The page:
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Monthly Archives: April 2014

AAA – Not the triple A rating your want

Gavin LeSueur - April 29, 2014

If you are male, aged between 65 and 75 and have ever smoked  then you should consider have a screening done for a AAA (triple A – Abdominal Aortic Aneurysm).

An aneurysm (“AN-yuh-rizm”) is a bulge in a weakened blood vessel. An aneurysm can lead to serious problems.

Your heart pumps blood to the lower part of your body through a large blood vessel called the “abdominal aorta.” If an aneurysm develops here, it is called an abdominal aortic aneurysm.

  • Most people who have aneurysms don’t have any symptoms.
  • A large aneurysm can burst. This is very serious, and can even result in death.
  • If you have a large aneurysm, you may need surgery. Finding large aneurysms with screening before they burst may make the surgery and recovery easier.

How is the screening done?

Screening is painless and quick and is usually done at a radiology clinic visit. An ultrasound is used to create a picture of your abdominal aorta using sound waves. The width of your abdominal aorta is then measured to determine whether there is a bulge.

Your next step depends on whether the test finds a bulge in the aorta. If you have a small or medium bulge, your provider may recommend “watchful waiting,” which means having your aneurysm re-checked periodically.

Large bulge (more than 5.4 cm)
You and your provider will discuss what to do next. You may need surgery.

Medium bulge (4.0-5.4 cm)
You and your provider will discuss what to do next. You should probably be re-checked in 6 months.

Small bulge (3.0-3.9 cm)
You should be re-checked in 2-3 years.


Normal (No bulge)
Congratulations! You don’t need to be screened again.

 How to not develop a AAA

Smoking increases your risk of having an aneurysm. If you are smoking now, the most important step you can take is to STOP smoking.

Building better kids bones

Gavin LeSueur - April 28, 2014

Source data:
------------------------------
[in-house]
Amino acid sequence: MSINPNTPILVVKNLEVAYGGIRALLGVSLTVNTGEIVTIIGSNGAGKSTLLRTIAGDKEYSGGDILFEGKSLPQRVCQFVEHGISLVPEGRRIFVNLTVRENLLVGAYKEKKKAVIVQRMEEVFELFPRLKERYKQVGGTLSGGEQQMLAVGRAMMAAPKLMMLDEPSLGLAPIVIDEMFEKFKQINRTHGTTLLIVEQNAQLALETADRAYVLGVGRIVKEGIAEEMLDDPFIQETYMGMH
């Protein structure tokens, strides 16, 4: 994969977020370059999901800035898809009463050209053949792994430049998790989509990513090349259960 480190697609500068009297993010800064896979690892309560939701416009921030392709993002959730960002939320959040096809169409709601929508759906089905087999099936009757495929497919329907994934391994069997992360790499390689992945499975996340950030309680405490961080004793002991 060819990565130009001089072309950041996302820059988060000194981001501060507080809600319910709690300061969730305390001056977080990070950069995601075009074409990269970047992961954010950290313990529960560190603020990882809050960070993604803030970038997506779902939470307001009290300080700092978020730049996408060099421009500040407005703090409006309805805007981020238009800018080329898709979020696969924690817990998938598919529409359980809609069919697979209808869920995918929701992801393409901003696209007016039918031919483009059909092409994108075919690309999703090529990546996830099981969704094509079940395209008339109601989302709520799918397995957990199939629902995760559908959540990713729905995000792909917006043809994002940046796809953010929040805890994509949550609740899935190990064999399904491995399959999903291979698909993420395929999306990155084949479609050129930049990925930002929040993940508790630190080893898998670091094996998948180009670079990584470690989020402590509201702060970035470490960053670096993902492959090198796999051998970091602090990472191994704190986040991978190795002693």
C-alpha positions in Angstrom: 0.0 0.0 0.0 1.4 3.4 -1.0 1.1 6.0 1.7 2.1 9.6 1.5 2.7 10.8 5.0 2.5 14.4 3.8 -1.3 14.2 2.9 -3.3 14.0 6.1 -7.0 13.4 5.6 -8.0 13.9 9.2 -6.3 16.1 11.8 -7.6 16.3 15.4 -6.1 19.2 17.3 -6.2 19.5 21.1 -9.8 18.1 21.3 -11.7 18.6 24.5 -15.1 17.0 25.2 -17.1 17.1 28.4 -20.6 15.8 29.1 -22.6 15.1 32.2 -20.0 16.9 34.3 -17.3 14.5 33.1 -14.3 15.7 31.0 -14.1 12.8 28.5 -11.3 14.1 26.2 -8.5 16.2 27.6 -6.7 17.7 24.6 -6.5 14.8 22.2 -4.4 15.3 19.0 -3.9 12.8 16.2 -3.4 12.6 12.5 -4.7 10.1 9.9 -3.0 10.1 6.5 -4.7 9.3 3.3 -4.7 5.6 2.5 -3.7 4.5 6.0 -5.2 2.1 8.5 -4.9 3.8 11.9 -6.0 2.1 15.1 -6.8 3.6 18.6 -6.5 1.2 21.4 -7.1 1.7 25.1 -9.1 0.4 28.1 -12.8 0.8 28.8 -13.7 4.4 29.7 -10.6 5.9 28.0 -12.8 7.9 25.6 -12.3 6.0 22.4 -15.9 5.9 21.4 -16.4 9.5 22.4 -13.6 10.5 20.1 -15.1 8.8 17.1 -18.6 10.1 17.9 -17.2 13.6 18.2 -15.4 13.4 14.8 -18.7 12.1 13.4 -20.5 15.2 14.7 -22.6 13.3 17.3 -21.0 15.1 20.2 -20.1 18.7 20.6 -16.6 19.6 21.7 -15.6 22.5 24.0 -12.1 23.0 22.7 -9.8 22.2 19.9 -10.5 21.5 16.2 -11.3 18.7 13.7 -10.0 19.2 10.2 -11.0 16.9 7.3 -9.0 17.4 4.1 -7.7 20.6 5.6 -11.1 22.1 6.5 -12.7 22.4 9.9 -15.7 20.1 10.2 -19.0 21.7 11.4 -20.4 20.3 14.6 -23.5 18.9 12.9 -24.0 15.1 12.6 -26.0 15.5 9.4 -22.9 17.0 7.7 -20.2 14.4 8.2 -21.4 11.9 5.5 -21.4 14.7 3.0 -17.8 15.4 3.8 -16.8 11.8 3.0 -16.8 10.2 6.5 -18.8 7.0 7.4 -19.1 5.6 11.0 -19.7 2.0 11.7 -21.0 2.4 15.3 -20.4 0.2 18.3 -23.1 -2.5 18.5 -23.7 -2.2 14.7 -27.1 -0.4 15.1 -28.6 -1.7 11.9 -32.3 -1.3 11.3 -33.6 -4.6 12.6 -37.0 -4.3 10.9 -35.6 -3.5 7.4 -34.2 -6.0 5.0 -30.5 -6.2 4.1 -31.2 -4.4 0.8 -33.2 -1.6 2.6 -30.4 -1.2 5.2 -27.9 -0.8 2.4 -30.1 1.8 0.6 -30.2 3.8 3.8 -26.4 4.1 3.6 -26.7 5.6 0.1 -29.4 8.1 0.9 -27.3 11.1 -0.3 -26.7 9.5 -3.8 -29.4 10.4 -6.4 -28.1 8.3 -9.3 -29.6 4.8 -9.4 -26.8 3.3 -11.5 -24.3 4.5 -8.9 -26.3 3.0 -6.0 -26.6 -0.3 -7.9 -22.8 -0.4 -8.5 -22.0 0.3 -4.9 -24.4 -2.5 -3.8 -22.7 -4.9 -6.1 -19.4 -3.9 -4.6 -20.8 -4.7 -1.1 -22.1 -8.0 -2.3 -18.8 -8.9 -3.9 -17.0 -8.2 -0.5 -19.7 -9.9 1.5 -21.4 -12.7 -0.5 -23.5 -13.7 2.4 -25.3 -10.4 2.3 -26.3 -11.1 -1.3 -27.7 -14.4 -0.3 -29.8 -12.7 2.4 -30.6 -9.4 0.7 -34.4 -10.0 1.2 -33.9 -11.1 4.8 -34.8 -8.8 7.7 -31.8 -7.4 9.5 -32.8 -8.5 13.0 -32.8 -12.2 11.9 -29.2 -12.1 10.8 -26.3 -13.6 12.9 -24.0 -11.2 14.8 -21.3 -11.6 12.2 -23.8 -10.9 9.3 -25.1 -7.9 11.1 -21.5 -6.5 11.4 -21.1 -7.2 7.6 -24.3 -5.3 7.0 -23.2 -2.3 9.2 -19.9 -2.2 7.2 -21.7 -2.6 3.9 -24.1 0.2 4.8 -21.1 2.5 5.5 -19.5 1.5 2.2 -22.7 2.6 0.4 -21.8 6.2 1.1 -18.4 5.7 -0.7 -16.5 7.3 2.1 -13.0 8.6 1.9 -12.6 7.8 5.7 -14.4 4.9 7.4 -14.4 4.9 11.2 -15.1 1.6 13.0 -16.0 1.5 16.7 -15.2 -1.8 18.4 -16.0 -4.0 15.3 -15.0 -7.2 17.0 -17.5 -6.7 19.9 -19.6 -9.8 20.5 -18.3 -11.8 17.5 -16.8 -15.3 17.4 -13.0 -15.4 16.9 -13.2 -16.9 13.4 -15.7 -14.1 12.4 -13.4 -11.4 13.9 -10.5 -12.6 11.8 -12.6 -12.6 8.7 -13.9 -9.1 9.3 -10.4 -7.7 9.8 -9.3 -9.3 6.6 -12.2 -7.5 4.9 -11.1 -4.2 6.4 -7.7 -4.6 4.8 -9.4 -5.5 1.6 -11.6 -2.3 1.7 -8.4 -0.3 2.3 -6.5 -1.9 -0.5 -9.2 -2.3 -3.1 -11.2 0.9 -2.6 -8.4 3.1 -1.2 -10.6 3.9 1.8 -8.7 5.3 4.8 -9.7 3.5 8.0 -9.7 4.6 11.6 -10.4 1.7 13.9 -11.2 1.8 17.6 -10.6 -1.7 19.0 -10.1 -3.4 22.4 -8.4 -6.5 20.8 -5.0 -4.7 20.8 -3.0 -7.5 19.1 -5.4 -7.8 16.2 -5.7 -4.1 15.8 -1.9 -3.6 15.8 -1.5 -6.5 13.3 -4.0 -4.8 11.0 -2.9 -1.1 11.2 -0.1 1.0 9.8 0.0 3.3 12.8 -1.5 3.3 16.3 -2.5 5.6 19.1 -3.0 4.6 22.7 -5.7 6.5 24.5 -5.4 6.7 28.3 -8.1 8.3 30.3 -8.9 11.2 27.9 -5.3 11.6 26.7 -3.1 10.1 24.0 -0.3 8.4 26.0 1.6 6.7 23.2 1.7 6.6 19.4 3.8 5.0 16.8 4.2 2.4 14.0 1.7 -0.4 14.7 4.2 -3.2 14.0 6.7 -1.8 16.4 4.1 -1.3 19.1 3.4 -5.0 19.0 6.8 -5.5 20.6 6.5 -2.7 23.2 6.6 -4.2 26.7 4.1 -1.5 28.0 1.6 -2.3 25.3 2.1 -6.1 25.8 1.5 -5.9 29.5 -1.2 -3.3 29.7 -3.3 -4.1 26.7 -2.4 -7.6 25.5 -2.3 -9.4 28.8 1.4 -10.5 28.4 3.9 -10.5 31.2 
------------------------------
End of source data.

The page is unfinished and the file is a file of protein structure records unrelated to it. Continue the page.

Most children have no problem developing normal healthy bones. In fact, children in Japan, China, and other countries consume much lower levels of calcium than their Australian  peers and still develop strong, healthy bones. That’s because the human body is an efficient regulator of bone growth.

Just like our hair, skin, and lungs, bone is a living tissue that is constantly being built, broken down, and made anew. Throughout life, bones are taking up and releasing calcium and other minerals, a cycle that is influenced by a variety of factors, including diet, exercise habits, hormones, genetics, and certain diseases. According to two recent reviews of bone health in childhood, the largest influence on this cycle is genetics, accounting for 60 to 80 percent of the differences, with hormones related to growth and puberty second in importance.

Children generally build bone at a slightly higher pace than they break it down. After adolescence, this cycle begins to shift a little so that bone building and breakdown generally keep pace with each other. Later in life, this bone-remodeling cycle tends to head in the reverse direction—with more bone being broken down than is rebuilt. Of course, the extent of this weakening can range from barely noticeable to a serious condition called osteoporosis, depending on many lifestyle and dietary habits.

The minerals in a child’s skeleton are completely replaced (or recycled) about five times between childhood and her or his 55th birthday. Focusing on those actions that promote bone building and those that decrease bone breakdown will effectively improve bone health.

Promoting Bone Building

Bones are a matrix of collagen (the same material used for building joints and other body tissues), water, calcium, phosphorus, magnesium, and other minerals. Special cells are responsible for making new bone. Here are the most important steps your child can take to help keep these bone-building cells busy:

  • Get moving! Play and exercise every day.
  • Eat a diet rich in fruits and vegetables.
  • Get vitamin D from the sun or from supplements.
  • Get calcium from plant foods and fortified products.

Avoiding bone loss

A normal part of the bone-recycling process is the breakdown and release of calcium and other minerals into the bloodstream. These minerals are filtered through the kidneys and lost through the urine. Minimizing this loss is a smart strategy for protecting bones. Here are important steps you and your child can take to avoid excess bone loss:

  • Limit salty foods.
  • Avoid protein from animal sources.
  • Keep children away from smoking.
  • Avoid caffeine.

With a few simple guidelines you can build healthy bones in your children!


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